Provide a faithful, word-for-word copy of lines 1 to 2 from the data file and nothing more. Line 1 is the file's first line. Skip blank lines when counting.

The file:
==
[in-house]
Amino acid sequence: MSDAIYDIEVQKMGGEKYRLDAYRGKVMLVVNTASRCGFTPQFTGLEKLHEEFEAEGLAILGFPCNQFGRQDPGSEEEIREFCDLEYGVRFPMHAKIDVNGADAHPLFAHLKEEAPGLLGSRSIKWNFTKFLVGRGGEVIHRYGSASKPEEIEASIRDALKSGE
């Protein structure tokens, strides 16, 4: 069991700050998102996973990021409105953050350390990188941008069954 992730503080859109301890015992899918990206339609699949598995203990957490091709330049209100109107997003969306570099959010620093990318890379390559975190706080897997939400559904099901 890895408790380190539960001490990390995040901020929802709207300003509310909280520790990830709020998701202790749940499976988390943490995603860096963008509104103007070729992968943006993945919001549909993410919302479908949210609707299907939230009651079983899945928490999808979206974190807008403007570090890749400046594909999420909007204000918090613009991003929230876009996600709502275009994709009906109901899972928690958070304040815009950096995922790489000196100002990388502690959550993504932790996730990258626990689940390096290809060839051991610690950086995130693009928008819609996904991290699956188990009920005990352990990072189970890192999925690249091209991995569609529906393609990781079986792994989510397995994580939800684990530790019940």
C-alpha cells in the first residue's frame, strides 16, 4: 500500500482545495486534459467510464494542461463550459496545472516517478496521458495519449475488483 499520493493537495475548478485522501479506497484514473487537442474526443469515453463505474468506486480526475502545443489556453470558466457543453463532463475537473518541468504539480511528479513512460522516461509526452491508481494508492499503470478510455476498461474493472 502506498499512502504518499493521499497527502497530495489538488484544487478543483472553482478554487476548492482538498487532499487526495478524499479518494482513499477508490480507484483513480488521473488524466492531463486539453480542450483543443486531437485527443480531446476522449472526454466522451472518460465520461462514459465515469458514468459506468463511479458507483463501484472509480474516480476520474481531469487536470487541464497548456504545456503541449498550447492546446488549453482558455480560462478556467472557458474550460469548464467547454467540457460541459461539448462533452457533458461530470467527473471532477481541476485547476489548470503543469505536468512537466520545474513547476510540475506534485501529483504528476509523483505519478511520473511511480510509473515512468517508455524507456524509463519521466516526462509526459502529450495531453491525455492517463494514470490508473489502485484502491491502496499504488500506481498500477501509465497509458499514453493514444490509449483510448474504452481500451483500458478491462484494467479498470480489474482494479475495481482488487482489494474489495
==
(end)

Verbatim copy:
[in-house]
Amino acid sequence: MSDAIYDIEVQKMGGEKYRLDAYRGKVMLVVNTASRCGFTPQFTGLEKLHEEFEAEGLAILGFPCNQFGRQDPGSEEEIREFCDLEYGVRFPMHAKIDVNGADAHPLFAHLKEEAPGLLGSRSIKWNFTKFLVGRGGEVIHRYGSASKPEEIEASIRDALKSGE